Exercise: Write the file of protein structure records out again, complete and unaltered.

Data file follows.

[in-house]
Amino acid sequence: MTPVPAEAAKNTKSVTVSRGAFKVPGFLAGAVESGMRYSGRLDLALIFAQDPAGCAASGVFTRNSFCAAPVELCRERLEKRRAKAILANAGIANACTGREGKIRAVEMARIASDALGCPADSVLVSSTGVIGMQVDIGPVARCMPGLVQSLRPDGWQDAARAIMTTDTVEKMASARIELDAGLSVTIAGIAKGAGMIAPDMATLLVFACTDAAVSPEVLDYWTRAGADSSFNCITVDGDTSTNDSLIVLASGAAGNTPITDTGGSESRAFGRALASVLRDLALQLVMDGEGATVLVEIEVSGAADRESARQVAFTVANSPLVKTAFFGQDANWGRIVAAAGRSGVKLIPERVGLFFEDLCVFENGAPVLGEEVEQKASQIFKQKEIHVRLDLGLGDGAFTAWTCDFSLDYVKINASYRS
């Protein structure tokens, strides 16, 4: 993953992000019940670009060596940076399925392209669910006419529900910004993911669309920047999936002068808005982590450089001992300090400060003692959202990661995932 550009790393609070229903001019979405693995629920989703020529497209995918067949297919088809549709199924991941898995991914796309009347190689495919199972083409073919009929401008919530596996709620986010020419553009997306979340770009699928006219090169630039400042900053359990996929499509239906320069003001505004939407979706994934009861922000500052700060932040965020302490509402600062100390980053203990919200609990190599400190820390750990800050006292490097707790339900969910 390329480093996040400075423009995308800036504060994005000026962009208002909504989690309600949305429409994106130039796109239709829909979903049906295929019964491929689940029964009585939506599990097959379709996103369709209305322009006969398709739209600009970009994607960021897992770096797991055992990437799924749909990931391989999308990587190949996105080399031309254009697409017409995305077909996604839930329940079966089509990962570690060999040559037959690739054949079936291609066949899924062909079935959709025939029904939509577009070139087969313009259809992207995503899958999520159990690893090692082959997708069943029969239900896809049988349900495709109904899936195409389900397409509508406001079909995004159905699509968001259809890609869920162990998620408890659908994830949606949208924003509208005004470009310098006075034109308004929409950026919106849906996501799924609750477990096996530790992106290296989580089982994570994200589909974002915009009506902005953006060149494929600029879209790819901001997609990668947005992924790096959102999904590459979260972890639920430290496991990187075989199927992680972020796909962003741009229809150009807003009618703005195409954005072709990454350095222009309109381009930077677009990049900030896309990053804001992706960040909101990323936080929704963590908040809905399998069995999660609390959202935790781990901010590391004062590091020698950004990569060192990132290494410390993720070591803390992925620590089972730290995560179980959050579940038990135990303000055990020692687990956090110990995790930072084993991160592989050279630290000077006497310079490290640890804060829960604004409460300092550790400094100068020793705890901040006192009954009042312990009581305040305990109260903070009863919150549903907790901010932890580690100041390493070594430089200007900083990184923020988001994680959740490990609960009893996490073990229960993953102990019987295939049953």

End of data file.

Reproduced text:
[in-house]
Amino acid sequence: MTPVPAEAAKNTKSVTVSRGAFKVPGFLAGAVESGMRYSGRLDLALIFAQDPAGCAASGVFTRNSFCAAPVELCRERLEKRRAKAILANAGIANACTGREGKIRAVEMARIASDALGCPADSVLVSSTGVIGMQVDIGPVARCMPGLVQSLRPDGWQDAARAIMTTDTVEKMASARIELDAGLSVTIAGIAKGAGMIAPDMATLLVFACTDAAVSPEVLDYWTRAGADSSFNCITVDGDTSTNDSLIVLASGAAGNTPITDTGGSESRAFGRALASVLRDLALQLVMDGEGATVLVEIEVSGAADRESARQVAFTVANSPLVKTAFFGQDANWGRIVAAAGRSGVKLIPERVGLFFEDLCVFENGAPVLGEEVEQKASQIFKQKEIHVRLDLGLGDGAFTAWTCDFSLDYVKINASYRS
């Protein structure tokens, strides 16, 4: 993953992000019940670009060596940076399925392209669910006419529900910004993911669309920047999936002068808005982590450089001992300090400060003692959202990661995932 550009790393609070229903001019979405693995629920989703020529497209995918067949297919088809549709199924991941898995991914796309009347190689495919199972083409073919009929401008919530596996709620986010020419553009997306979340770009699928006219090169630039400042900053359990996929499509239906320069003001505004939407979706994934009861922000500052700060932040965020302490509402600062100390980053203990919200609990190599400190820390750990800050006292490097707790339900969910 390329480093996040400075423009995308800036504060994005000026962009208002909504989690309600949305429409994106130039796109239709829909979903049906295929019964491929689940029964009585939506599990097959379709996103369709209305322009006969398709739209600009970009994607960021897992770096797991055992990437799924749909990931391989999308990587190949996105080399031309254009697409017409995305077909996604839930329940079966089509990962570690060999040559037959690739054949079936291609066949899924062909079935959709025939029904939509577009070139087969313009259809992207995503899958999520159990690893090692082959997708069943029969239900896809049988349900495709109904899936195409389900397409509508406001079909995004159905699509968001259809890609869920162990998620408890659908994830949606949208924003509208005004470009310098006075034109308004929409950026919106849906996501799924609750477990096996530790992106290296989580089982994570994200589909974002915009009506902005953006060149494929600029879209790819901001997609990668947005992924790096959102999904590459979260972890639920430290496991990187075989199927992680972020796909962003741009229809150009807003009618703005195409954005072709990454350095222009309109381009930077677009990049900030896309990053804001992706960040909101990323936080929704963590908040809905399998069995999660609390959202935790781990901010590391004062590091020698950004990569060192990132290494410390993720070591803390992925620590089972730290995560179980959050579940038990135990303000055990020692687990956090110990995790930072084993991160592989050279630290000077006497310079490290640890804060829960604004409460300092550790400094100068020793705890901040006192009954009042312990009581305040305990109260903070009863919150549903907790901010932890580690100041390493070594430089200007900083990184923020988001994680959740490990609960009893996490073990229960993953102990019987295939049953």